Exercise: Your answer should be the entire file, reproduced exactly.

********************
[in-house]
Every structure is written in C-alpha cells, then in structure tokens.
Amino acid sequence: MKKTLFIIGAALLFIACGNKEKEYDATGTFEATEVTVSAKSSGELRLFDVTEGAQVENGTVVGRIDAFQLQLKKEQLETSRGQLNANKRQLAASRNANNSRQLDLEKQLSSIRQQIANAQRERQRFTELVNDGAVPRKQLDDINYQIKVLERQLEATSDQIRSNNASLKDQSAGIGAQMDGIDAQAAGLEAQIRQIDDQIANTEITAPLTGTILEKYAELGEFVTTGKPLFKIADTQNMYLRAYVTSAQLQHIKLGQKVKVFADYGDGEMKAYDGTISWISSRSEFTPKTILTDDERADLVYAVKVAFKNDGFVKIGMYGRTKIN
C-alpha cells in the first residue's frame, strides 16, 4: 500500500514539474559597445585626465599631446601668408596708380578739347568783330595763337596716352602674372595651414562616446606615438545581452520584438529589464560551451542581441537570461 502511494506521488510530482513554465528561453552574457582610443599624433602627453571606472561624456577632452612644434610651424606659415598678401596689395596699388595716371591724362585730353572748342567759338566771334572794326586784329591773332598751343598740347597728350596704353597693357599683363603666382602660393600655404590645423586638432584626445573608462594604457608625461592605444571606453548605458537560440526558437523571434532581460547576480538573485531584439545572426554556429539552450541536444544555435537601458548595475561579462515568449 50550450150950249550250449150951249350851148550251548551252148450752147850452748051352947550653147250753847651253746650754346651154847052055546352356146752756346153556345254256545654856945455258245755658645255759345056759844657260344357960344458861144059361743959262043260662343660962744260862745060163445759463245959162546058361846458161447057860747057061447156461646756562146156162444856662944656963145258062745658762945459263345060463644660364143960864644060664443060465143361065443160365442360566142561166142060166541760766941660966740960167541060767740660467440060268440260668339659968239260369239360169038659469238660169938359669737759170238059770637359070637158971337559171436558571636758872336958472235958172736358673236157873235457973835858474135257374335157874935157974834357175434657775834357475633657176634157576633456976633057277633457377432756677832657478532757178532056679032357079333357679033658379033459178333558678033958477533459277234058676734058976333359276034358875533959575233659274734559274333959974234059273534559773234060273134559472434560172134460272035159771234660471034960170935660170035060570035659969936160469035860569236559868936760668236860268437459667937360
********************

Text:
[in-house]
Every structure is written in C-alpha cells, then in structure tokens.
Amino acid sequence: MKKTLFIIGAALLFIACGNKEKEYDATGTFEATEVTVSAKSSGELRLFDVTEGAQVENGTVVGRIDAFQLQLKKEQLETSRGQLNANKRQLAASRNANNSRQLDLEKQLSSIRQQIANAQRERQRFTELVNDGAVPRKQLDDINYQIKVLERQLEATSDQIRSNNASLKDQSAGIGAQMDGIDAQAAGLEAQIRQIDDQIANTEITAPLTGTILEKYAELGEFVTTGKPLFKIADTQNMYLRAYVTSAQLQHIKLGQKVKVFADYGDGEMKAYDGTISWISSRSEFTPKTILTDDERADLVYAVKVAFKNDGFVKIGMYGRTKIN
C-alpha cells in the first residue's frame, strides 16, 4: 500500500514539474559597445585626465599631446601668408596708380578739347568783330595763337596716352602674372595651414562616446606615438545581452520584438529589464560551451542581441537570461 502511494506521488510530482513554465528561453552574457582610443599624433602627453571606472561624456577632452612644434610651424606659415598678401596689395596699388595716371591724362585730353572748342567759338566771334572794326586784329591773332598751343598740347597728350596704353597693357599683363603666382602660393600655404590645423586638432584626445573608462594604457608625461592605444571606453548605458537560440526558437523571434532581460547576480538573485531584439545572426554556429539552450541536444544555435537601458548595475561579462515568449 50550450150950249550250449150951249350851148550251548551252148450752147850452748051352947550653147250753847651253746650754346651154847052055546352356146752756346153556345254256545654856945455258245755658645255759345056759844657260344357960344458861144059361743959262043260662343660962744260862745060163445759463245959162546058361846458161447057860747057061447156461646756562146156162444856662944656963145258062745658762945459263345060463644660364143960864644060664443060465143361065443160365442360566142561166142060166541760766941660966740960167541060767740660467440060268440260668339659968239260369239360169038659469238660169938359669737759170238059770637359070637158971337559171436558571636758872336958472235958172736358673236157873235457973835858474135257374335157874935157974834357175434657775834357475633657176634157576633456976633057277633457377432756677832657478532757178532056679032357079333357679033658379033459178333558678033958477533459277234058676734058976333359276034358875533959575233659274734559274333959974234059273534559773234060273134559472434560172134460272035159771234660471034960170935660170035060570035659969936160469035860569236559868936760668236860268437459667937360